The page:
Don’t even consider this program. Instead, choose one of a number of much faster, more streamlined free application such as Foxit Reader, for Firefox, or Sumatra PDF Viewer for Windows.



If you need a clunky, slow, ugly player, and you are the type of person who likes to be nagged constantly, then this application will give you what you want. If you think I’m being tough on this piece of crap, then read PC Mag’s “The 25 Worst Tech Products of All Time”.

VLC Media Player, on the other hand, an open source cross platform application, is a long recognized superior performer that gives you frame-by-frame advancement, granular speed controls allowing for on-the-fly slower or faster playback, and live recording of streaming video.VLC offers support for a wide range of video and audio formats, including OGG, MP2, MP3, MP4, DivX, HD codecs like AES3, Raw Dirac, and even support for playing back zipped files.

Google Apps System requirements: Windows XP, Vista Win 7

Google Pack

Download at: Google

If you enjoyed this article, why not subscribe to this Blog via RSS, or email? It’s easy; just click on this link and you’ll never miss another Tech Thoughts article.


Filed under Cloud Computing Applications, Freeware, Google Chrome, Google Pack, Google Software, Image Editors, Multimedia Tools, Productivity Software, Software, Spyware - Adware Protection, Windows Tips and Tools

7 responses to “Google Pack Software – The Good, the Bad and the Useless

  1. g

    Picasa is a great program. My wife and oldest daughter are scrap booking concerns and picassa is an excellent application for organizing, finding, and printing our digital photos.

    • Bill Mullins

      Totally agree G.

      First time I used it, and it located and organized all the pics (1,000s of them), on my machine, I was blown away! Couldn’t believe it – a definite keeper.

      Hope you’re over all that Turkey. LOL

      Thanks for the visit,


  2. Mal

    I like Google Chrome browser. It’s super fast, simple to understand, and easily configurable. And from the tests I have done with it, it is very very secure. Not that I am saying it’s inpenetrable, nothing is. I see only a bright future for this browser.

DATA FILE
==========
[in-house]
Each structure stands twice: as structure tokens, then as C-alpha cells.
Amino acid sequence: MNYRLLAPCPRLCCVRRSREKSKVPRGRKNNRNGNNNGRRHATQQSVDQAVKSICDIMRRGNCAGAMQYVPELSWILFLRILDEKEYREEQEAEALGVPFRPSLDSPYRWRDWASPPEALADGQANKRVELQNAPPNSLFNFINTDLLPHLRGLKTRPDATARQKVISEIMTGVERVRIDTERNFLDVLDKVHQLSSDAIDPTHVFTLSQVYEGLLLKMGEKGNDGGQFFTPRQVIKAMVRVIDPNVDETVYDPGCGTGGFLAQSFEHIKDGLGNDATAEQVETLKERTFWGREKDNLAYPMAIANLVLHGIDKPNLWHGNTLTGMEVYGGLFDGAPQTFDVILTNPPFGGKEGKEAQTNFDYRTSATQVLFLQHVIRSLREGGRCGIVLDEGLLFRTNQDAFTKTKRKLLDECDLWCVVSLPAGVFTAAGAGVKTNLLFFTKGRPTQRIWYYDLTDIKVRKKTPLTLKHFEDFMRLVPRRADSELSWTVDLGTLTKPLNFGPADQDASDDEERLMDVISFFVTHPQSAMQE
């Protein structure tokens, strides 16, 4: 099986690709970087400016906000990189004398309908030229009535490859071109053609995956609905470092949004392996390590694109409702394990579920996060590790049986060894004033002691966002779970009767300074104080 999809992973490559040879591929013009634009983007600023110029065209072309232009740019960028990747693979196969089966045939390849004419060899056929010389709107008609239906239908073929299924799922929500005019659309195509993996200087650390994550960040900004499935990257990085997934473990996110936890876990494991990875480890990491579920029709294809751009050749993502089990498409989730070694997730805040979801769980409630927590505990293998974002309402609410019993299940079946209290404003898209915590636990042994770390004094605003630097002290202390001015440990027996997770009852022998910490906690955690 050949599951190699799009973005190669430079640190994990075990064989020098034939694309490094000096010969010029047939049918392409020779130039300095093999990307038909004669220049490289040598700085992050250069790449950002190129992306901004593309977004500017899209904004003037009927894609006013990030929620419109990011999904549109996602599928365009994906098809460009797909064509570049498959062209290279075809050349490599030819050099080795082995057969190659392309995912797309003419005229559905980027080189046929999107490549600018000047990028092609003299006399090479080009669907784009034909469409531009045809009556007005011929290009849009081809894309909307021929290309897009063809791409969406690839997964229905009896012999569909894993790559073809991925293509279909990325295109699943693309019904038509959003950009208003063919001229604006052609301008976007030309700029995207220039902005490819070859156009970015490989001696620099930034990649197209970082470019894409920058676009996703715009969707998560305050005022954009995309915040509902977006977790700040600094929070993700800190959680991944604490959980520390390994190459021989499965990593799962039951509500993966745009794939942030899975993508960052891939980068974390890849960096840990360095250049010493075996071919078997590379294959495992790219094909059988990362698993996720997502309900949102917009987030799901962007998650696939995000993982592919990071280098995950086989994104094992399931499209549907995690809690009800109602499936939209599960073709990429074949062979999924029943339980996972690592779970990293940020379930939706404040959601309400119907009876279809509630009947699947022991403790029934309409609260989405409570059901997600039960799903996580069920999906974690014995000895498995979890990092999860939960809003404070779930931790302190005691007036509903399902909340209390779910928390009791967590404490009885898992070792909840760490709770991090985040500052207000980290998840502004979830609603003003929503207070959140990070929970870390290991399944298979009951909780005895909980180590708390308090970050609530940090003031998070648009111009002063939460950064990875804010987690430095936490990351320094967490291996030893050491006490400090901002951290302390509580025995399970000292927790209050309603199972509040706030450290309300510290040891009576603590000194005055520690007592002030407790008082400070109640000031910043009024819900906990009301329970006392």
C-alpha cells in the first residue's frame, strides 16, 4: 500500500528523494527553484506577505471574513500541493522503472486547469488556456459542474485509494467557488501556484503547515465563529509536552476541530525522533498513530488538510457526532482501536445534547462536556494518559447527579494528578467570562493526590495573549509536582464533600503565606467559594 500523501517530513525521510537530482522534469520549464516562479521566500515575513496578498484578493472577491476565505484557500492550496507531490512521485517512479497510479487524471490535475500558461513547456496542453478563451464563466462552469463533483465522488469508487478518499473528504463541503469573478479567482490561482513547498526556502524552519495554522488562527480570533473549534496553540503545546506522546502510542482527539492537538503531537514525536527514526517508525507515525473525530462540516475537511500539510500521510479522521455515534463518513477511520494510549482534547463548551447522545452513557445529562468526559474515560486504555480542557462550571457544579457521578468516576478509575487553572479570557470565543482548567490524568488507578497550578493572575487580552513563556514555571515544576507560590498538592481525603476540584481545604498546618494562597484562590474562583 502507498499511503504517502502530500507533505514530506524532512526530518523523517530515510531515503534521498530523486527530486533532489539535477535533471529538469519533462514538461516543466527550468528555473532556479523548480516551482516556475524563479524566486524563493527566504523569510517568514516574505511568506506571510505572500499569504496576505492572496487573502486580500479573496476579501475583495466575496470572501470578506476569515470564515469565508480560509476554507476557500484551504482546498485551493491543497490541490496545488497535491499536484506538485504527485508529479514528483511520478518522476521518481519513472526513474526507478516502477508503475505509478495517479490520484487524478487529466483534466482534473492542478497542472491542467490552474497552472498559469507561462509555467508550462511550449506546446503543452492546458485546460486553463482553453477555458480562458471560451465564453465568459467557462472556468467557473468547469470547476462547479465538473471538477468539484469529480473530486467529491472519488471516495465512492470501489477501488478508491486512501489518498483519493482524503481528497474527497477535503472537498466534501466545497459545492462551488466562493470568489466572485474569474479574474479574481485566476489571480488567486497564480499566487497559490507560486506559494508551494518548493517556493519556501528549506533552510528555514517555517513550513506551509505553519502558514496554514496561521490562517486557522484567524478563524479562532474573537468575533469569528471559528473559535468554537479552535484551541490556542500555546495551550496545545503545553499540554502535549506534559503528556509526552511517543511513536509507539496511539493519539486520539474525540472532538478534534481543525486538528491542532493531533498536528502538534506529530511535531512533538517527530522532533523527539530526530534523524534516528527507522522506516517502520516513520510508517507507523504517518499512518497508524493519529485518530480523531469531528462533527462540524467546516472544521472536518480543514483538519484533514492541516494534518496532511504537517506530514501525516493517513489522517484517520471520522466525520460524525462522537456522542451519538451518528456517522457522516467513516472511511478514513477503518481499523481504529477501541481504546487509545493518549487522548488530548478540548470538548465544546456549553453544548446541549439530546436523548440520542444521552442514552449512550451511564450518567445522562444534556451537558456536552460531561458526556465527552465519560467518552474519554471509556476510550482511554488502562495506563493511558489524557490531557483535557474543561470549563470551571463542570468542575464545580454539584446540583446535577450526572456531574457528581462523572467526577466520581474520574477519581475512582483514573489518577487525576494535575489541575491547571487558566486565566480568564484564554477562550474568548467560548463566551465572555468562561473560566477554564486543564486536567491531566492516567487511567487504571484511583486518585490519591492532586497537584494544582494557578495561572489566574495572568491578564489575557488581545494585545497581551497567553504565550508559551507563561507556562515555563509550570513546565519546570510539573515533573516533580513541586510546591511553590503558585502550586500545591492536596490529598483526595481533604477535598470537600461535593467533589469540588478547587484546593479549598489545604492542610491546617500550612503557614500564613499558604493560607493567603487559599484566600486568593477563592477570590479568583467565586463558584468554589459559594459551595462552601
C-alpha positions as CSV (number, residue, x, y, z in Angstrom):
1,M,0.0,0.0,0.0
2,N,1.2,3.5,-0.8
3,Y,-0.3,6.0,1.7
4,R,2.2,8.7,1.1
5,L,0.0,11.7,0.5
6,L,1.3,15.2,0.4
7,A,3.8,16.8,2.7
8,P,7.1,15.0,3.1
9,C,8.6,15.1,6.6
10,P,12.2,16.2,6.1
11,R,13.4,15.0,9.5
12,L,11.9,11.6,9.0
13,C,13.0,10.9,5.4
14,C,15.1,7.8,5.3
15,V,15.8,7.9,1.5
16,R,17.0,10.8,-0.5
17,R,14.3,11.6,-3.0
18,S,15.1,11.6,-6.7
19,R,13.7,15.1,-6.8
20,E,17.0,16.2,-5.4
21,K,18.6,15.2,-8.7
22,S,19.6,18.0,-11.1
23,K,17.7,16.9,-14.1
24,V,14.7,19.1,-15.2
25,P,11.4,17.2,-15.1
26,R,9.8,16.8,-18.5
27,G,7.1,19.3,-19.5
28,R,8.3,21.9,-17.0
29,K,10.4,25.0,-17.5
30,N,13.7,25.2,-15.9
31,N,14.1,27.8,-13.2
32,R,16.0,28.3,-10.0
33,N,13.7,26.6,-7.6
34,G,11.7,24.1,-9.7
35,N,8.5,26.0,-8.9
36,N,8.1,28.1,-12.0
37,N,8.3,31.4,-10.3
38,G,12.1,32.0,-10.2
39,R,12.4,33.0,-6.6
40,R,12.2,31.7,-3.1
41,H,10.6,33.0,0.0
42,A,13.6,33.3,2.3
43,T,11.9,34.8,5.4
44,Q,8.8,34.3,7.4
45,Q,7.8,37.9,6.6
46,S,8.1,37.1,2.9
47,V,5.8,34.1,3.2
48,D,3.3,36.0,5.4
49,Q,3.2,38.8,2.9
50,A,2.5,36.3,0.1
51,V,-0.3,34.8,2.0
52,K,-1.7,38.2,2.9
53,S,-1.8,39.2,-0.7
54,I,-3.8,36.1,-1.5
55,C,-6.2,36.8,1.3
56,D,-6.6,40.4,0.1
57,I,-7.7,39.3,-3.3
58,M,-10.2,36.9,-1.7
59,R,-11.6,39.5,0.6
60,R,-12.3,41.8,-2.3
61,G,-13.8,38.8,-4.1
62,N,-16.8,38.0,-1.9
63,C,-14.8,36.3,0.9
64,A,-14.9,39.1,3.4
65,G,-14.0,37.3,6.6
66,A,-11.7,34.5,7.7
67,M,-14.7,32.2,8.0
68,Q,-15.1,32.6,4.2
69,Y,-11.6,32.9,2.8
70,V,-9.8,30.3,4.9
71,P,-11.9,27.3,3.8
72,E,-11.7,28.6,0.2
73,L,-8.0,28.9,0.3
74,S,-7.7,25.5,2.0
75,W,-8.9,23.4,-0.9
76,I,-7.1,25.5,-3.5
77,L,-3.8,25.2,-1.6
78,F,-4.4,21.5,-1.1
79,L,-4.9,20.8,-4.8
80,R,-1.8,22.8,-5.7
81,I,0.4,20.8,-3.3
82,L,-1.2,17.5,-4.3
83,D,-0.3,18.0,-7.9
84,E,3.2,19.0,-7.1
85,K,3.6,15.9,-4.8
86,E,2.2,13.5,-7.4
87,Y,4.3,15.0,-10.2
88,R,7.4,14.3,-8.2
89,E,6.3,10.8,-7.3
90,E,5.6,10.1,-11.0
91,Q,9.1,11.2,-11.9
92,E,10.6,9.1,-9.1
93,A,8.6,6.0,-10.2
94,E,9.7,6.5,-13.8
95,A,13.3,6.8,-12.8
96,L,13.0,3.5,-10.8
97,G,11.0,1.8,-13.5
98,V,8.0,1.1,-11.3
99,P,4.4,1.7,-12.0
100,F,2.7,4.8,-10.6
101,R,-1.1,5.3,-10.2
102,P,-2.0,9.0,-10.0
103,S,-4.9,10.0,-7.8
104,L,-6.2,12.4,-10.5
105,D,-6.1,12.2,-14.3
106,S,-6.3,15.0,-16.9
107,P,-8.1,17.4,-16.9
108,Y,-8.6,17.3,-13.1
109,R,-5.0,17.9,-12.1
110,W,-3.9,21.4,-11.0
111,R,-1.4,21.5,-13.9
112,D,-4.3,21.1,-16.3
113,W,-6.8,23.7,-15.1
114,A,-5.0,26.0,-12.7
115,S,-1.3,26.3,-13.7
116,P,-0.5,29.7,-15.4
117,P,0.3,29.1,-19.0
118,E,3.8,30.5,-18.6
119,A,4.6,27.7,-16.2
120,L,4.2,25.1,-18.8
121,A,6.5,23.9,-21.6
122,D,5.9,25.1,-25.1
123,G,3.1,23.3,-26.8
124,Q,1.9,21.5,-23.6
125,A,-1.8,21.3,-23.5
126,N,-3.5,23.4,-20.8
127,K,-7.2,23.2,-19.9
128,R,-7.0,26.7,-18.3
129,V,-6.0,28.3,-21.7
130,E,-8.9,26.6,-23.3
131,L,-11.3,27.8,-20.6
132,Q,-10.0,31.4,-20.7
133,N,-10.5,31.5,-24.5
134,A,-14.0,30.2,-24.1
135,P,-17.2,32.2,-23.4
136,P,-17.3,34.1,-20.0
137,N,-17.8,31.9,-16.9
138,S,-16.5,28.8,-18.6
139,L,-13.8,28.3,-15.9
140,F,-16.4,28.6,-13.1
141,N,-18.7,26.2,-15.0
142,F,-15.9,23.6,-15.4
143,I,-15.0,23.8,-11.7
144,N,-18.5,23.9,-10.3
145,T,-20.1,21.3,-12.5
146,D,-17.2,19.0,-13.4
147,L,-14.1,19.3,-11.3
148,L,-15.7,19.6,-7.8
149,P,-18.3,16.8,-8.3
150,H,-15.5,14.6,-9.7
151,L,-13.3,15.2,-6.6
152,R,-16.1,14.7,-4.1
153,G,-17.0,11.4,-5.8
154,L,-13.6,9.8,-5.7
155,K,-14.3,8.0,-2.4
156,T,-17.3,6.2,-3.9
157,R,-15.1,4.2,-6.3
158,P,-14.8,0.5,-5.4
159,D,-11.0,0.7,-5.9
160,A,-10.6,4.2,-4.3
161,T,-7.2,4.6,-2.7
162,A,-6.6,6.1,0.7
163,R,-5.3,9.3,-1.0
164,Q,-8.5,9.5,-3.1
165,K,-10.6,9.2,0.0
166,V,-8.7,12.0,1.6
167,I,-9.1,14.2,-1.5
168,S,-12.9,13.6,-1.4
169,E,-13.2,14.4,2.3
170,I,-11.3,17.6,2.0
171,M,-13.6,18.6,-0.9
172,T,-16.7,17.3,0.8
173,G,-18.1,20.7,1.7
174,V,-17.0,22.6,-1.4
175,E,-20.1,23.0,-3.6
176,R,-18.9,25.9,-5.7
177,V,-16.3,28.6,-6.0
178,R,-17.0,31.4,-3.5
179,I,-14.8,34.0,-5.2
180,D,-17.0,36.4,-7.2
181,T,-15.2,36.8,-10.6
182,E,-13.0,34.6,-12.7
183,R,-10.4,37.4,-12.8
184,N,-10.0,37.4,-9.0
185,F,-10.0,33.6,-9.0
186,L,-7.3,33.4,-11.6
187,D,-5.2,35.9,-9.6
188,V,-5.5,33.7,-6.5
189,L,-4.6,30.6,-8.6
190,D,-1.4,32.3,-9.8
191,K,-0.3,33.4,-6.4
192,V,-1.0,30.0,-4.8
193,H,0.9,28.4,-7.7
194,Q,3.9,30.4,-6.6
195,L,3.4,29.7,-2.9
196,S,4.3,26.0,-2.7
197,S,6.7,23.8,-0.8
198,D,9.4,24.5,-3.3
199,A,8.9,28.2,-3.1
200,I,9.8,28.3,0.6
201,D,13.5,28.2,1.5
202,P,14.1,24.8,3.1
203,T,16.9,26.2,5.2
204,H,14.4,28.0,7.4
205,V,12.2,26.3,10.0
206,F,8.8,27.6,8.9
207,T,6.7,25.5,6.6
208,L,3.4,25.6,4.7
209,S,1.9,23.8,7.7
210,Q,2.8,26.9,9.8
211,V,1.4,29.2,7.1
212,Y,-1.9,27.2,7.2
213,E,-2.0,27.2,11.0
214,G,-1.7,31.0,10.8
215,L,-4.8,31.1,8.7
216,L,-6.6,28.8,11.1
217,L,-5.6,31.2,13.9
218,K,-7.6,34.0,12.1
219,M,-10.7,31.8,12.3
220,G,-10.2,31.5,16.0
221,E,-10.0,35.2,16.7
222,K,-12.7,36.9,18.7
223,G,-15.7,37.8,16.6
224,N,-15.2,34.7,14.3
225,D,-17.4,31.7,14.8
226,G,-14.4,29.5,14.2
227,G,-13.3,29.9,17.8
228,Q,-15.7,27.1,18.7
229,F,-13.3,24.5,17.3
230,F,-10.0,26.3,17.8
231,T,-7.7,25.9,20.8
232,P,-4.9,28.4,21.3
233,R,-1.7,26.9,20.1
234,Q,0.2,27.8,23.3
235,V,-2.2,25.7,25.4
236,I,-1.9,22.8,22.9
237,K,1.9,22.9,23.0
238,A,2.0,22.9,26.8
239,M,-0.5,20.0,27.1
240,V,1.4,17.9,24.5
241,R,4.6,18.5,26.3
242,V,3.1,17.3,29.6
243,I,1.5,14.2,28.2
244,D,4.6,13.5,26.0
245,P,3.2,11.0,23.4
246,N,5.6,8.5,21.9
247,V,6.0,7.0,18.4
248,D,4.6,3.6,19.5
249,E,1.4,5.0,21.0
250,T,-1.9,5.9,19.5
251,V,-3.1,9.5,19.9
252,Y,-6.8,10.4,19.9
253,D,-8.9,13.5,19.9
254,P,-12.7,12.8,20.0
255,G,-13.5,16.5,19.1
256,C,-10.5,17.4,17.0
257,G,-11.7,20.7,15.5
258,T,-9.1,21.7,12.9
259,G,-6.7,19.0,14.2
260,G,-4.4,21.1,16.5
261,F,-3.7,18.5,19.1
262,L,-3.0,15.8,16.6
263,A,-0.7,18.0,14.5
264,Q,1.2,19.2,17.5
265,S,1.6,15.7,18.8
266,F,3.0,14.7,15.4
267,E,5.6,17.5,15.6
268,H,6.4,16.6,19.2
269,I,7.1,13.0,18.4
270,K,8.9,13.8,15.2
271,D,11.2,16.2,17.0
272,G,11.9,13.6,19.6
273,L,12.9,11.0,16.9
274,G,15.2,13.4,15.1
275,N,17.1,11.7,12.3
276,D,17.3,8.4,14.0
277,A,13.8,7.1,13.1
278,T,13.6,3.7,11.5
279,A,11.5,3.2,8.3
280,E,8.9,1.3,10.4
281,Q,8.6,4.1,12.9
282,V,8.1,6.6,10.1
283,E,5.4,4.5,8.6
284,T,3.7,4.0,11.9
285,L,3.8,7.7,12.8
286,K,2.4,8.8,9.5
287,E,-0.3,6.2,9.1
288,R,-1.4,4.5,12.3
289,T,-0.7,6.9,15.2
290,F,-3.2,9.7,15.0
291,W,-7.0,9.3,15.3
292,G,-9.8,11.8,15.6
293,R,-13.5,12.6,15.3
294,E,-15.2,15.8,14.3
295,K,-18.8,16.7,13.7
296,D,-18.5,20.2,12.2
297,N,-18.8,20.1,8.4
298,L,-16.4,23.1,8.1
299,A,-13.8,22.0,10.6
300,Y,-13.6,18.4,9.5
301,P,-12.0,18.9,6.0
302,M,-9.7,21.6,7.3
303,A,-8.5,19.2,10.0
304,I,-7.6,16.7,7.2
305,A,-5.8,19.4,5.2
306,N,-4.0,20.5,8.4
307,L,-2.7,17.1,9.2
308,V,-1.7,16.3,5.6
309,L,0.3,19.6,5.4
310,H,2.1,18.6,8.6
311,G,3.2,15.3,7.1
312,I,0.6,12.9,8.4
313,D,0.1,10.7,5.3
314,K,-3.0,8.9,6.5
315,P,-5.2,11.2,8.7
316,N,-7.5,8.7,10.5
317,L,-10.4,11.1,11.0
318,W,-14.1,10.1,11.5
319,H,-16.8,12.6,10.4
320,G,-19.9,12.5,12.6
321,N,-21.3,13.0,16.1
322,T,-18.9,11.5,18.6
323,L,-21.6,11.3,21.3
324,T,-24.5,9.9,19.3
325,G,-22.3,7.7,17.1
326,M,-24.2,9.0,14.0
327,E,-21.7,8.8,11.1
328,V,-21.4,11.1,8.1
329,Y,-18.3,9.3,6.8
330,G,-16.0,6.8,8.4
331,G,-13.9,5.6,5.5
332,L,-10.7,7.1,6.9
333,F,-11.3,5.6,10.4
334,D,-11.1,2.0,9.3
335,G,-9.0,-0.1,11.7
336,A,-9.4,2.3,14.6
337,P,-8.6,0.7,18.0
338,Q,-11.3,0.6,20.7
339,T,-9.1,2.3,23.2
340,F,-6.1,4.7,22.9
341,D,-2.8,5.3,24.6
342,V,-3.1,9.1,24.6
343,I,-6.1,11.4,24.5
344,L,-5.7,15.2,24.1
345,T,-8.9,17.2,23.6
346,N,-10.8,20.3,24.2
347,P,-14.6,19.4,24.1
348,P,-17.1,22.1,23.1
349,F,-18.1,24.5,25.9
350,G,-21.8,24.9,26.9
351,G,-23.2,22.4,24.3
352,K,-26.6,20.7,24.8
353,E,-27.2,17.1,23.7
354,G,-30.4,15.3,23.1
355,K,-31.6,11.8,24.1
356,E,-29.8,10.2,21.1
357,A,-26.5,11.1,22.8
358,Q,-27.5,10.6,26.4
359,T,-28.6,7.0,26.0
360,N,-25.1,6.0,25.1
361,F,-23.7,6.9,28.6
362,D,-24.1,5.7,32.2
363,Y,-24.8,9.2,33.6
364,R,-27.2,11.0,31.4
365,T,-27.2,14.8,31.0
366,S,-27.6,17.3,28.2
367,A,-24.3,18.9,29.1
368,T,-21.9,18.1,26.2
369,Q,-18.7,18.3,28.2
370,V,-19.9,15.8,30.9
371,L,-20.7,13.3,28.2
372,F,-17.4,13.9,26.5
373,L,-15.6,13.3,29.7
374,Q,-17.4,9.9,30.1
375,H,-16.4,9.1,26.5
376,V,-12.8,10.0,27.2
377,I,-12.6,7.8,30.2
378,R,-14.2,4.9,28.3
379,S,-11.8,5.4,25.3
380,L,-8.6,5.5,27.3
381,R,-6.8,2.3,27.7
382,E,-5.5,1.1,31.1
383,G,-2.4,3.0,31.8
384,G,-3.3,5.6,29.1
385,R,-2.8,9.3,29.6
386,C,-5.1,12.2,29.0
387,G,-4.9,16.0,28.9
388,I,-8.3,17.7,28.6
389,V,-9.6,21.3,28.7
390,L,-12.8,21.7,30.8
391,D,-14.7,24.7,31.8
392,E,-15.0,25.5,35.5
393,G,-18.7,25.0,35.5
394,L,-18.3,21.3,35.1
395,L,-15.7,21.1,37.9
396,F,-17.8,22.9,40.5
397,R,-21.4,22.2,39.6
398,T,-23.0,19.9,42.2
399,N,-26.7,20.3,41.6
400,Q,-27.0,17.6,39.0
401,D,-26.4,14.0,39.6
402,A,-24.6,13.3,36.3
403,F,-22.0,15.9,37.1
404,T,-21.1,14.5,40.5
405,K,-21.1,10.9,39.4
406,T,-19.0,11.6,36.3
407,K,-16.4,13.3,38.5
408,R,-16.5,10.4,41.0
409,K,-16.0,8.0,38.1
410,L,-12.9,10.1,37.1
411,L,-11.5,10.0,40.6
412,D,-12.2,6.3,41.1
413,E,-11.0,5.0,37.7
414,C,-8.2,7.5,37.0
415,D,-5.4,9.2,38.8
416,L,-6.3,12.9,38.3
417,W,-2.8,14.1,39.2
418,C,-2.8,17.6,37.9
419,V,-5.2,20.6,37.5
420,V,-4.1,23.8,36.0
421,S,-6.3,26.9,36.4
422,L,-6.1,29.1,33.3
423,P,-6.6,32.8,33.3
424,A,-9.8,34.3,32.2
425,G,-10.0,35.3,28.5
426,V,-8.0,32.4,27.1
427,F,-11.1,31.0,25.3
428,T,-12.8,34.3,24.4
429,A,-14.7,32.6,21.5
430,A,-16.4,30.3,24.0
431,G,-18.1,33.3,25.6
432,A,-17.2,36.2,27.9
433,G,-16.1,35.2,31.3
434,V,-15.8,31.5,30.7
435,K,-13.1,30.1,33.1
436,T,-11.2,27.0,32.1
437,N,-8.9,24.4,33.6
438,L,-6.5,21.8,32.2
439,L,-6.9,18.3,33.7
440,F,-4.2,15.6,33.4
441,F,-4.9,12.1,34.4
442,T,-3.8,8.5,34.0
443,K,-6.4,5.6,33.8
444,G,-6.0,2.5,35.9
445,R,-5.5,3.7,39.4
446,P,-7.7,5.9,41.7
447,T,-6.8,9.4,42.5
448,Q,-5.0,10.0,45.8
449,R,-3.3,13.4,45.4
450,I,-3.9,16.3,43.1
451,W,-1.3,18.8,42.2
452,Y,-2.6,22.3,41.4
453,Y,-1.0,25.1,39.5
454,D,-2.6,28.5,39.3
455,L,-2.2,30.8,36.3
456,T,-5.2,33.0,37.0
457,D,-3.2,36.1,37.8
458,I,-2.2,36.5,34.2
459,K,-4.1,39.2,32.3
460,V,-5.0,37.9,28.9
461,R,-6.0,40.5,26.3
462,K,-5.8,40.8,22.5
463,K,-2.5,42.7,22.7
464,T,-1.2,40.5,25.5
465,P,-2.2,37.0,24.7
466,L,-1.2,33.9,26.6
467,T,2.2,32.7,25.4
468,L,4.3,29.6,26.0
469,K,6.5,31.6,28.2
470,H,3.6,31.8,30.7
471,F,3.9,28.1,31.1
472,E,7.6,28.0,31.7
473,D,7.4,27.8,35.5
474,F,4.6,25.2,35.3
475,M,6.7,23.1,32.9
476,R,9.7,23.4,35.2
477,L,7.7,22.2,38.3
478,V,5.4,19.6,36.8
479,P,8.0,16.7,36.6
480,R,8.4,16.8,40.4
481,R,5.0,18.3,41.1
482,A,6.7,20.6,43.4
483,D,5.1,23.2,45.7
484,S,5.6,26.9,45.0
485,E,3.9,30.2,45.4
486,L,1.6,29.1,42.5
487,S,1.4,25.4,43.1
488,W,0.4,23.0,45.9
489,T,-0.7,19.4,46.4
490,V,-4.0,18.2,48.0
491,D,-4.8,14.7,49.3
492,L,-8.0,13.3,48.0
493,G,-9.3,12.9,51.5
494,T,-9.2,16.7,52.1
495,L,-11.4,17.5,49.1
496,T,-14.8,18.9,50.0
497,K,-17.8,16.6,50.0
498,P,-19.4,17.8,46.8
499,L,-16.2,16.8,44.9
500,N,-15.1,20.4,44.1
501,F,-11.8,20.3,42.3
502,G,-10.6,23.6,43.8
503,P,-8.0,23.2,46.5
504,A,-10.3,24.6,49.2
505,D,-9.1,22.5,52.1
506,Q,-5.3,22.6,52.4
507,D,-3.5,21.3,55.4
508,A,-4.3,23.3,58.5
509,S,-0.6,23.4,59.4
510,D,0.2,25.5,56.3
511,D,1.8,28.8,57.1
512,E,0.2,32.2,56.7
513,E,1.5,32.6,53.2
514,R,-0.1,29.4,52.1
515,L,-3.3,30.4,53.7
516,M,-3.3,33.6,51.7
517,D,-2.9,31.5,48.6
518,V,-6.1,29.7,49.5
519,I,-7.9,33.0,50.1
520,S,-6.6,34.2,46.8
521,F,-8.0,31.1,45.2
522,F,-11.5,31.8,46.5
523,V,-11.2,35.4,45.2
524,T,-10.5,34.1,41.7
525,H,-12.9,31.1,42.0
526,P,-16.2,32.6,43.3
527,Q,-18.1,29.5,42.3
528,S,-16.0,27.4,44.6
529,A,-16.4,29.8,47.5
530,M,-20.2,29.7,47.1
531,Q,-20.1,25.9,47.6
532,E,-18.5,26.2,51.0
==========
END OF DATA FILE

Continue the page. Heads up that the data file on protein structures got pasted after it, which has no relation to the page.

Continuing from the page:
3. Mal

    Also, Adobe Reader, I agree with Bill. And the other thing about it, you don’t get to decide whether you would like it to access the internet or not, as it uses Windows BITS service to connect, which means unless you turn off BITS, you don’t get to decide whether you would like Adobe to connect or not.

    • Bill Mullins

      Hey Mal,

      Yes, I remember you pointed out the BITS services connection before. This is an important issue, so thanks for bringing it up again. I will bring this point to readers’ attention more strongly in future.

      I agree nothing is impenetrable, but you’re right in pointing out that Chrome has made great strides on the security issue – no doubt about it. I’m kind of partial to Firefox at the moment, but I certainly encourage readers to give Chrome a fair try.

      As always, you have made some strong points. Thank you.


  4. Hi Bill! Interesting opinions.

    I thought Google Wave was already out – not that I have a use for it. For an extensive guide, see Gina Trapani’s

    Not sure what you’ve got against Google Toolbar. I find it vital as I use Gmail and Google calendar as well as relying on Google for all kinds of searches and web history and more. In fact, it’s pretty much the only toolbar that I use.

    All the best,

    • Bill Mullins

      Hey Dave,

      Wave’s official release date is December 15, 2009 – in the meantime, it is available (in beta), by invitation. Thanks for the link, BTW.

      Your comment re: the Google toolbar “In fact, its pretty much the only toolbar that I use” – speaks to your level of computer knowledge. Used properly, a toolbar like the Google toolbar, can be of real benefit, as you point out. Unfortunately, an average user can often be unaware that there is no benefit (and some danger), in installing more than one.

      Many of the free applications I have tested over the last year, or more, have had a toolbar attached as part of the install process, and unless the user is cautious toolbars can become a major issue. When I mentioned that I have seen machines with 20+ toolbars, the fact is, I have seen machines with far more than 20 – all of them eating up bandwidth.

      My major objection to tollbars, including the Google toolbar though, is based on the amount and the type of personal information these apps collect. For an educated user this may not be problematic since there are ways to control the flow of such information but, the average user is simply unaware of the privacy issues involved.

      You have raised an interesting point here; one worth discussing, and I very much appreciate that.